With lower barriers to entry, we can expect to see more gig photography workers enter the marketplace. At the same time, the demand for gig photography work is also likely to expand, as today’s consumers get more and more used to engaging gig workers for tasks they’d rather not or feel unskilled to do themselves.

The net effect on pro photographers will be a complicated equation, which might vary market to market, similar to how ride share companies like Uber and Lyft not only took business away from established taxi companies, but also attracted new customers by offering frictionless services at lower prices.

At Visual 1st we will further explore the potential of Gig Photography services, and hear from four innovative vendors in this space in our Building – and Monetizing – the Gig Photo/Video Economy panel, including from the Founder/CEOs of Germany-based GotPhoto and Indonesia-based Sweet Escape.

Join us in San Francisco, Oct. 3-4!

And a few more things…

Bye Bye Camera. That loved one has become that hated one? No worries: Bye Bye Camera is a new iOS app that removes humans from photos: it detects people in the image, removes them and fills in the background. Bye Bye!

ProCamera. The latest upgraded of the bestselling iOS camera app, ProCamera, now offers Auto Perspective Correct. You wished you stopped taking photos with the buildings leaning in an angle? No worries, ProCamera now lets you correct these through the click of a button – or by manually adjusting them to get things just right.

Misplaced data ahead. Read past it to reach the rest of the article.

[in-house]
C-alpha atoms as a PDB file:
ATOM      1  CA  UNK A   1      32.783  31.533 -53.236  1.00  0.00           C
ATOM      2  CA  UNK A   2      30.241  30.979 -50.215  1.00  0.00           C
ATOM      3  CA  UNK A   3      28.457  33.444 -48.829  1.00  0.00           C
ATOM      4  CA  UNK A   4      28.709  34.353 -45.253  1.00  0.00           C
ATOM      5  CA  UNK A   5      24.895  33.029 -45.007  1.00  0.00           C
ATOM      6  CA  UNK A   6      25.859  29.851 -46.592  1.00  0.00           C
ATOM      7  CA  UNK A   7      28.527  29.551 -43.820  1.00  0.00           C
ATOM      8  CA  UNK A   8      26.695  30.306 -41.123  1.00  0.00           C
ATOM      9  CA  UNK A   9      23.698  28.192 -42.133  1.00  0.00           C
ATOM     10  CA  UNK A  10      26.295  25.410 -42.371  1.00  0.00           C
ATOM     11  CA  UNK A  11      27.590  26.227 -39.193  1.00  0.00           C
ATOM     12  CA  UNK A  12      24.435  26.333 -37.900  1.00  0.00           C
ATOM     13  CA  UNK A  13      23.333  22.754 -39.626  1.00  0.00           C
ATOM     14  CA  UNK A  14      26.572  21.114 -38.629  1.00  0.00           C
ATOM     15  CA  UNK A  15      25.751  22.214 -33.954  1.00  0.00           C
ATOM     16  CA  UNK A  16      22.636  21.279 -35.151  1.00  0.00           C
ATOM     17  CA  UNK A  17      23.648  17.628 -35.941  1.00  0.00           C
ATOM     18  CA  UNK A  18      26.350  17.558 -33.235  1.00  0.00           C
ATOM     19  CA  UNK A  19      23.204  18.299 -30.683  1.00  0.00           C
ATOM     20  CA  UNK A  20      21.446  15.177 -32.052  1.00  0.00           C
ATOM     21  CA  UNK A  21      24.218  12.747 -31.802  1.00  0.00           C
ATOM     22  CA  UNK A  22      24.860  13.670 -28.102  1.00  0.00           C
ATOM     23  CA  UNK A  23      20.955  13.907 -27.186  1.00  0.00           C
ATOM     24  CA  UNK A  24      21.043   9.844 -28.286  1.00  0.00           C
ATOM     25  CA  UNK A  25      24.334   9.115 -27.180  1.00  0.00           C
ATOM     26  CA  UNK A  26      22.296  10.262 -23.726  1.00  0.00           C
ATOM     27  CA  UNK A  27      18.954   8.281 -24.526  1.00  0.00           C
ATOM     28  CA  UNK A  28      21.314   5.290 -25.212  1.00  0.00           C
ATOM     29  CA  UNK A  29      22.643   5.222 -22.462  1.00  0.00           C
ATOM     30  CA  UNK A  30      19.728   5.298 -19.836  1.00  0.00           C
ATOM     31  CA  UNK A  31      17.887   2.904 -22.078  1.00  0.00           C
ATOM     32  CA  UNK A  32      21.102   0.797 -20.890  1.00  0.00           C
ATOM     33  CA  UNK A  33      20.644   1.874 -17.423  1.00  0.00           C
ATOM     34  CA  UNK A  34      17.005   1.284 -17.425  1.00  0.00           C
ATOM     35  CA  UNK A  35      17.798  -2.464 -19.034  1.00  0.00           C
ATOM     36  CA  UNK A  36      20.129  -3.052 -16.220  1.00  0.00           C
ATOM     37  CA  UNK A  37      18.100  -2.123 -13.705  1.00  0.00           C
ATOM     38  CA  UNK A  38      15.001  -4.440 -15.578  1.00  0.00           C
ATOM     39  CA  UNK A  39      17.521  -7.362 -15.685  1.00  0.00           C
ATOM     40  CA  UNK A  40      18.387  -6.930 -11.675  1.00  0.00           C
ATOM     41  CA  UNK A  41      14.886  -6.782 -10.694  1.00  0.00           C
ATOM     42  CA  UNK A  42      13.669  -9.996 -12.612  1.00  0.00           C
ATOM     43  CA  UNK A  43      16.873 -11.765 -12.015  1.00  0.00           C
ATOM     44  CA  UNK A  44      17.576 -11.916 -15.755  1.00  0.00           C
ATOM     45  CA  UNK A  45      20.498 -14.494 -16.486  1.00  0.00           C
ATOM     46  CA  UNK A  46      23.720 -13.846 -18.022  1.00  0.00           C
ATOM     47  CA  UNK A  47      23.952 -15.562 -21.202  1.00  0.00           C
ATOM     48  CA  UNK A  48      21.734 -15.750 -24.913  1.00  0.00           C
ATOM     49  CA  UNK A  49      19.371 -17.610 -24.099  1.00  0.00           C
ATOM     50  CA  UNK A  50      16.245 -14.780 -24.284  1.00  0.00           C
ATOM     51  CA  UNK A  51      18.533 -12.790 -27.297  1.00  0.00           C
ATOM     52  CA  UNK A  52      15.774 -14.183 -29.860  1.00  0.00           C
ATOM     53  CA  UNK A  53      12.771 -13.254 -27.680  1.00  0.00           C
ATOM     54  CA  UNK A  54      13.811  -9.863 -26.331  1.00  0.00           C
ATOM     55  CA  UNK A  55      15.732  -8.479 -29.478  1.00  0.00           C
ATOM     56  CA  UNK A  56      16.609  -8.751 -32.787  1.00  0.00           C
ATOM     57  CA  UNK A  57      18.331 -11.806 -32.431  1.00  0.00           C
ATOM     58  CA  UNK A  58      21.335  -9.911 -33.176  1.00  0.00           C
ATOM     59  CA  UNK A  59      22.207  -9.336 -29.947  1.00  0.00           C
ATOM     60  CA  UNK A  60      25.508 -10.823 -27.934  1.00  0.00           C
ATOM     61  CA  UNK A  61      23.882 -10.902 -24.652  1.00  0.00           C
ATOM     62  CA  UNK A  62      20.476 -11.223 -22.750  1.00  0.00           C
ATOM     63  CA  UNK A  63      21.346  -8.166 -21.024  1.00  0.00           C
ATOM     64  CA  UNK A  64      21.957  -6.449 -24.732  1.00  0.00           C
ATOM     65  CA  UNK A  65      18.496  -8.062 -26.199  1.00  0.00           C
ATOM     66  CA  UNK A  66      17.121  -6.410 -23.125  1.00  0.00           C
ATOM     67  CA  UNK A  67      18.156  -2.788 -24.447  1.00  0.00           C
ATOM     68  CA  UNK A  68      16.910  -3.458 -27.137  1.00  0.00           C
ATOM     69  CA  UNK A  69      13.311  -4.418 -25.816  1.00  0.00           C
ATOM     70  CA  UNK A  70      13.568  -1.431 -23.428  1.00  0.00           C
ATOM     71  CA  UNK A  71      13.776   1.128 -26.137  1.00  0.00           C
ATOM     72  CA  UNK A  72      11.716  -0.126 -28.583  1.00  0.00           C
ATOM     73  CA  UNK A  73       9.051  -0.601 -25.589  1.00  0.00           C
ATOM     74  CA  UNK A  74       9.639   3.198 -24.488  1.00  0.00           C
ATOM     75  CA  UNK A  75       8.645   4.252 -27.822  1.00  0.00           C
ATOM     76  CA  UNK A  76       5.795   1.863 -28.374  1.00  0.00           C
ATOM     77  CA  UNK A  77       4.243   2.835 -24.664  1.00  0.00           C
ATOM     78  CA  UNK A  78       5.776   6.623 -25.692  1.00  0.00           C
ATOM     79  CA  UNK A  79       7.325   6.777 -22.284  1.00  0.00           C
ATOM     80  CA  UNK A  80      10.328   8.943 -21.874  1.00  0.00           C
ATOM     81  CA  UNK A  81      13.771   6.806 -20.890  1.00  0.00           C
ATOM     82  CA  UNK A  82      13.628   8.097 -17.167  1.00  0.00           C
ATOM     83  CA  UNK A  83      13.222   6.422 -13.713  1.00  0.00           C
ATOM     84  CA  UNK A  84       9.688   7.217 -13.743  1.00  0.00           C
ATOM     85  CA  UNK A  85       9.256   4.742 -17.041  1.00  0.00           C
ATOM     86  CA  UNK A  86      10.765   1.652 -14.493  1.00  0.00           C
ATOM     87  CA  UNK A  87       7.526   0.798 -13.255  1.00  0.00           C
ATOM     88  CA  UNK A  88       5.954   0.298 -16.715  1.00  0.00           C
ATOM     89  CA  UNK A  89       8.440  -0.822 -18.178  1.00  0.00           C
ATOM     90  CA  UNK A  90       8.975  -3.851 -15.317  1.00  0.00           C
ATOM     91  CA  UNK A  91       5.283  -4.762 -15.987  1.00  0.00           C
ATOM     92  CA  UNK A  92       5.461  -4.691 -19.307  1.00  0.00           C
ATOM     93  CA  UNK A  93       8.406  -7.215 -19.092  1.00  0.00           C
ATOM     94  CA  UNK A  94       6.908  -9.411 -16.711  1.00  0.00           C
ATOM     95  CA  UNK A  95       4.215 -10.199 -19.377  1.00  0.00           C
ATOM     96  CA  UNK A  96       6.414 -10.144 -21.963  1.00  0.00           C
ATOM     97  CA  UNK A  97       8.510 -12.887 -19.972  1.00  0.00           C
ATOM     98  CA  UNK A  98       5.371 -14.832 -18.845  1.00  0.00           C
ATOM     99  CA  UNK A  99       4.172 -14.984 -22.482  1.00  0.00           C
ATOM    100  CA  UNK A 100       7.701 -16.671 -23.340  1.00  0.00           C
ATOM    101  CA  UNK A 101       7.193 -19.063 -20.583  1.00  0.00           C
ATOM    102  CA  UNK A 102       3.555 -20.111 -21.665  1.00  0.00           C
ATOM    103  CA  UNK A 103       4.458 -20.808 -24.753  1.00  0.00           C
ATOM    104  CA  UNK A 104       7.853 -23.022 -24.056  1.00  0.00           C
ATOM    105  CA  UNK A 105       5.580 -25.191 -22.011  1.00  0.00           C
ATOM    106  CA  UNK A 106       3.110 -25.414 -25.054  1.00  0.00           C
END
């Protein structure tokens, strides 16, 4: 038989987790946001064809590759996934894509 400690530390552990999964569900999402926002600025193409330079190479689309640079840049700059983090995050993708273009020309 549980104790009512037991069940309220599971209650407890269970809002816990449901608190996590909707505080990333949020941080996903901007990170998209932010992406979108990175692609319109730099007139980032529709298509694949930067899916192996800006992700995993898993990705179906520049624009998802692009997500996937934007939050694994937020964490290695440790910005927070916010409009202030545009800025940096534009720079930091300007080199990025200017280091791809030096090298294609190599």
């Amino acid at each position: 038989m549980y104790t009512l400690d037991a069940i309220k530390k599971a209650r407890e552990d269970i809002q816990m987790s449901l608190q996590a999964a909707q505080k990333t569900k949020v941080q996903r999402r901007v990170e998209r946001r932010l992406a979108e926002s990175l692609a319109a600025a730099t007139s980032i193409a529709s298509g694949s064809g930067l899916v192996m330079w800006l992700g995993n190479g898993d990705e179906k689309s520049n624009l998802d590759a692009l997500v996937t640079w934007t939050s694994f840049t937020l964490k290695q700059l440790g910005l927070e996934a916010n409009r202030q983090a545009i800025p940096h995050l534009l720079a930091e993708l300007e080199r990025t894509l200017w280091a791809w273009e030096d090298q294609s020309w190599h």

Google Pixel. What if your most differentiating feature is hidden in your menus? You promote it at the expenses of a less differentiating one. That’s what happened to Google Pixel’s Night Sight feature, which delivers superior pictures in low-light situations. The victim? Its Panorama feature, which had to take a step back. And how did the Pixel get such good low-light capabilities? Two words: computational photography. [Hear all about the vision behind how Google is pushing the limits of computational photography in our Visual 1st Fireside Panel with Alexander Schiffhauer, who heads Google’s product management for Google’s computational photography teams.]

Canon. Canon uses crowdfunding on Indiegogo for developing its IVY REC clippable outdoor camera. Crowdfunding? Yes, really! Before you draw any conclusions about the company’s financial state of affairs, read this article describing why it is a daring and smart move.

Sweet Escape. Gig photography enabler Sweet Escape announces a $6M Series A round. [Hear from David Soong, its CEO and co-founder, in the Building – and Monetizing – the Gig Photo/Video Economy panel at Visual 1st.]

CloudprinterCloudprinter launches its Global Print Cloud, taking the hard work out of integrating with Cloudprinter’s global print API. Through its ready-to-go integrations for Shopify, Magento, WooCommerce, Google Drive, Dropbox and OneDrive, as well as its own new Cloudprinter Express desktop software, integrating print jobs to route to Cloudprinter’s network of global printers has become substantially easier and faster, according to the company.

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Best,

Hans Hartman